The defining difference between the struggle of the future and the struggles of the past is the level of democracy and empowerment people will find. But the Left has created a different world where holding a doctorate has become a prerequisite to speak on the floor. The average working person has little chance of being confident to the many degree-holders of this subject and that subject. Conference after conference has keynote speakers with an audience passively sitting and listening instead of thinking and communicating.

The Left does not value the voices of moms, dads, young people, workers, or the unemployed. The Left has the rhetoric of being for all people, but in reality is a clique for the elite and educated who have carved another world from themselves.

At conferences, the sterility of academia dominates the environment. Conferences must reflect the nightmares and horrors of the world and at the same time the brightest and most beautiful dreams of humanity. They cannot be the jargon and paintings of academia. Conferences need to draw in horrible experiences that people have experienced and the few joyous moments that people find in this world. Conferences need to reconcile the death of mothers, the hunger of children, the poverty in our lives, with the celebrations of birthdays, the joys of birth, and the happiness of our own private moments. These moments cannot be provided from a classroom or a book, but only from real people who have experienced them.

You do not need a doctorate to experience real human emotions and to understand how capitalism has affected your life. You do not need to have a PhD to organize a protest or figure out your means of liberation, nor do you need someone who holds a title to tell you how to do what you already know.

Conferences need to be a place where people on the bottom can communicate with one another, in structured environments, and in informal settings. Being lectured at is something everyone experiences whether watching TV, being at school, or being at work in front of the boss. But communicating and participating in the creation of our future, in local and global communities, is something that millions of people are left out of.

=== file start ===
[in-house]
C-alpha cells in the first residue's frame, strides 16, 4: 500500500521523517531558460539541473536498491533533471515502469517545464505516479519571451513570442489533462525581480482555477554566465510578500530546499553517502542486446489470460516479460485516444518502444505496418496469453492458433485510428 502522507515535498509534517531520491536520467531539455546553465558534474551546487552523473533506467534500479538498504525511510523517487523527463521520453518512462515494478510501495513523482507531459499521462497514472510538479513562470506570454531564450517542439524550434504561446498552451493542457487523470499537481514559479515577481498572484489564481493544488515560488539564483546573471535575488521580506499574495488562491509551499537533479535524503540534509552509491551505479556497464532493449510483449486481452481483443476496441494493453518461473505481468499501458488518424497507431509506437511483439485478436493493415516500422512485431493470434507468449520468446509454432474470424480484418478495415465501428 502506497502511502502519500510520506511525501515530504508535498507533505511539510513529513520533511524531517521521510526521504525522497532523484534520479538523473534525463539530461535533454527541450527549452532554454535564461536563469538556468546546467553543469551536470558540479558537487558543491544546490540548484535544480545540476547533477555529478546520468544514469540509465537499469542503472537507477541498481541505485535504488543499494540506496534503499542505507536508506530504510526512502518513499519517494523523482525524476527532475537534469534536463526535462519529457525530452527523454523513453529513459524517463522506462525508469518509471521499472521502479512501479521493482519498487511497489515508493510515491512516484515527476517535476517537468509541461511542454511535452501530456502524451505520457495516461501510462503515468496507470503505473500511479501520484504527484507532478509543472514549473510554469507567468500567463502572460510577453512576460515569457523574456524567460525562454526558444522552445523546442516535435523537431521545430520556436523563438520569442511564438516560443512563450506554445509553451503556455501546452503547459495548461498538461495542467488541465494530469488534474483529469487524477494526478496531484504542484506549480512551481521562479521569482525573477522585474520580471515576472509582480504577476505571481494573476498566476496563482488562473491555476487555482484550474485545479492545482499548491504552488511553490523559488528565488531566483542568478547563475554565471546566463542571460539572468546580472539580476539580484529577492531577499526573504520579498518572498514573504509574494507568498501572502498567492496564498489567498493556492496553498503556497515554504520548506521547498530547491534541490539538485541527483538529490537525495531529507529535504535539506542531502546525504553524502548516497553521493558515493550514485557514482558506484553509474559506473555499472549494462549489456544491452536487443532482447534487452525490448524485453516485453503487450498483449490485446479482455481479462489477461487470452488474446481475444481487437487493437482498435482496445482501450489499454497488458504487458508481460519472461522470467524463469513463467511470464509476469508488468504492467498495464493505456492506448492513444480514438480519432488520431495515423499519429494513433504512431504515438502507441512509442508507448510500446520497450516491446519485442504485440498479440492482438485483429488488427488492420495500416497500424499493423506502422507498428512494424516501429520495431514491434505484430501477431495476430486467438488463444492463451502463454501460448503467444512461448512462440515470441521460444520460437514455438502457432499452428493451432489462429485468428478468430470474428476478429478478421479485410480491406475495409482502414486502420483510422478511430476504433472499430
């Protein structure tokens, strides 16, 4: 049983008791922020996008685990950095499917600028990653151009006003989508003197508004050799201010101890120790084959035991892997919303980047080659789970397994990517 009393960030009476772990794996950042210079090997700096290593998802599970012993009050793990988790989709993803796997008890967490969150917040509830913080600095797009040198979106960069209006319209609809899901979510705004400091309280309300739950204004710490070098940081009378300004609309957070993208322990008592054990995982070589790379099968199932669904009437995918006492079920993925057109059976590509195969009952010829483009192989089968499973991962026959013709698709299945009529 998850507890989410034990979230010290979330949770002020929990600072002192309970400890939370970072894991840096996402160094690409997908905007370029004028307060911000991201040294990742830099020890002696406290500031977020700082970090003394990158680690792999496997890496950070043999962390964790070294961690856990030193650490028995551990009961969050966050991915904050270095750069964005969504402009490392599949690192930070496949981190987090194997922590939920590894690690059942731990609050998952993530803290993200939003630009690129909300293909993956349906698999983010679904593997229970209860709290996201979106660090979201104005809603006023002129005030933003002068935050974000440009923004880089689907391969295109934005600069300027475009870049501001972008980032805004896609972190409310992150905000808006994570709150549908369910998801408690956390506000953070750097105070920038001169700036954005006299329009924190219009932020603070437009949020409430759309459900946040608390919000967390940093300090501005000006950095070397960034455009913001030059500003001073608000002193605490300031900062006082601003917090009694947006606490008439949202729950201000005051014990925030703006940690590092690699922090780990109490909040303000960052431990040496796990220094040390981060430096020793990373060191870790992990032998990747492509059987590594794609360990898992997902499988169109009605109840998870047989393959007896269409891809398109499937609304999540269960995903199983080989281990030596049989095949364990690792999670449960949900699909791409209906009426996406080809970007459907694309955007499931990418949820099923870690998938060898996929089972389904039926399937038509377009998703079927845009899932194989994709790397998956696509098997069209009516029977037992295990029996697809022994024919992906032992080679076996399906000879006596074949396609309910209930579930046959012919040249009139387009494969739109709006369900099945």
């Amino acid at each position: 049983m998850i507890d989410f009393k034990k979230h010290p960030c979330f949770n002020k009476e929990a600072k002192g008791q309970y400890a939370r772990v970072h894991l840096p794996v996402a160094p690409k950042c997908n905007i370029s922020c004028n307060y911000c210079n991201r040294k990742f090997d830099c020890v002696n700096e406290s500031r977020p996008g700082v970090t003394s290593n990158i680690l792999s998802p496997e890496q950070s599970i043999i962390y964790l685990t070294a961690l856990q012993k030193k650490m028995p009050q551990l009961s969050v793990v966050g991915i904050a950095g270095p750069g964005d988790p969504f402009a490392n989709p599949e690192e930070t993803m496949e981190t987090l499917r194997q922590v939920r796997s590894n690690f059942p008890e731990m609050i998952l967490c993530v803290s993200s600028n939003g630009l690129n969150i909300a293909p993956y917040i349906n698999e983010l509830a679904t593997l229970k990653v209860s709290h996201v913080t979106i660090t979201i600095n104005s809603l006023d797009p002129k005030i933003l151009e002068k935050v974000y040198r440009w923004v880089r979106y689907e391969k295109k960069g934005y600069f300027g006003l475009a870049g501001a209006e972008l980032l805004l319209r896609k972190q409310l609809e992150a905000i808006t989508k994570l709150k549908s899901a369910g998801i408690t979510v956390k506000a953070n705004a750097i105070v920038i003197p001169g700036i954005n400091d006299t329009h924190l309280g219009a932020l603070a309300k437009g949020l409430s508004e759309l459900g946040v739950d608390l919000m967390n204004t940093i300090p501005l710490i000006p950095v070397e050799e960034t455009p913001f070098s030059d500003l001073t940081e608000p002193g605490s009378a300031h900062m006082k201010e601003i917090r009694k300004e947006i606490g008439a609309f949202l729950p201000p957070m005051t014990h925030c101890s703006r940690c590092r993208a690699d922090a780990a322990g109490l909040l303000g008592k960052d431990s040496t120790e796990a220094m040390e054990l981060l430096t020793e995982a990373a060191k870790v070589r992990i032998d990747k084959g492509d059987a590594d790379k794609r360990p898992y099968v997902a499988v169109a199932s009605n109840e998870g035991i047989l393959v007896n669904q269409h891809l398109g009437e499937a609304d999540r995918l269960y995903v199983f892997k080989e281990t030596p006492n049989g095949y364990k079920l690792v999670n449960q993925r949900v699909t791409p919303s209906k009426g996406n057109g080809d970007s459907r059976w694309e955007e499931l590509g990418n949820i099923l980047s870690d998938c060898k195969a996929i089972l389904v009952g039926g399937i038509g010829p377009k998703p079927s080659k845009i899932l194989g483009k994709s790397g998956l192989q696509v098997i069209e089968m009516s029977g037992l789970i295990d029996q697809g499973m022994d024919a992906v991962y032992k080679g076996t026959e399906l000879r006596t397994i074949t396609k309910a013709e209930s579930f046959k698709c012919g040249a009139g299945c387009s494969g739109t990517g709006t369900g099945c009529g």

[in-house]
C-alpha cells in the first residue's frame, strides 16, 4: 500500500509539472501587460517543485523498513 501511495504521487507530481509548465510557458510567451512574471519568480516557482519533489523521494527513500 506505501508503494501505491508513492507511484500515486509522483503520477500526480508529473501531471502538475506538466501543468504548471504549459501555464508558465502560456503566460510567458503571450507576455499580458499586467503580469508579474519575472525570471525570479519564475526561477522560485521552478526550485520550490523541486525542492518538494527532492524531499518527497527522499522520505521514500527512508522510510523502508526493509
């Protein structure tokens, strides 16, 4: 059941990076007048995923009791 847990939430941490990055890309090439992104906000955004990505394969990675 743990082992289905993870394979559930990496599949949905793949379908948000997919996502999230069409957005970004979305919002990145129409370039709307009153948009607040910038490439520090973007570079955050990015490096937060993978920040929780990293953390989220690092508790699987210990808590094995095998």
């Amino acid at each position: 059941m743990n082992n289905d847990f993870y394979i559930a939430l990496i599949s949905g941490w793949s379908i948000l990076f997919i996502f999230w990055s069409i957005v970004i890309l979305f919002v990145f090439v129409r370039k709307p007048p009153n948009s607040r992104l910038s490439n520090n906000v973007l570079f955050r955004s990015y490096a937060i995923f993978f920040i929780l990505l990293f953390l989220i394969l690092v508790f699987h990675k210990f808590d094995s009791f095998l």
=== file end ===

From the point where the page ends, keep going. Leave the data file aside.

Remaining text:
So far the Left has recreated the same capitalist dynamics that millions of people experience at their workplaces, schools, on the street, and when they watch TV. Will the Left accept some of its own weaknesses and be willing to change?

I don't know if this article will ever be printed any "leftist" journal. Like the corporate media the Left has its own set of filters and its institutions that it needs to protect. It has its own hierarchy based on intellectual gigantism that needs to be sheltered from the harsh criticisms from the street. Either way, if the Left never publishes this article, I will know I was onto something, but if they do, many more people will be introduced to some of the glaring contradictions of the Left.

I remember being told by a revolutionary not to voice my criticism of the Left. I bit my tongue as this revolutionary told me that I am a little person and that the world is a big stage for little people like me. Looking back on that advice, I am filled with anger. Who is supposed to raise their voice? What type of democracy are we trying to build? What are we trying to build? It took me a while to figure it out. When I get my PhD, then it will be acceptable to raise my voice, in effect drowning out the next generation' s demands and opinions. Thanks but no thanks. No more!!

I chose not to name individuals in an effort to keep the focus on a method of organizing and a status quo that maintains their influential position behind a curtain of decentralization and democracy, which is a lie. More so, the lie is a method of control, in effect a way to keep thinking to a minimum, a tactic that the ruling classes use all the time. This critique is an attack on a set of institutions, beliefs, structures, and practices that no one individual is the summation of.

The movement has hidden behind a shroud of rhetoric such as decentralization when in fact some of the most important ideas are set forth in a highly centralized manner. As a revolutionary, I am highly critical of such practices, not only for its authoritarianism and centralization, but its dishonest practice of democracy and decentralization.

The current problems highlight the biggest problems anti-authoritarians face today, which is accountability and transparency. "Leaders" are ambiguous in decentralized structures which creates a problem of accountability. If we are going to have leaders in the movement, lets recognize it, instead of deceiving ourselves, lets have some accountability in the movement, or the alternative; lets actually practice democracy not just on paper, but on the street and in our interactions.

Shemon Salam, 22, attends Wayne State University, and is part of the League for Direct Democracy and a member of Students Movement for Justice - Wayne State University. He can be reached here.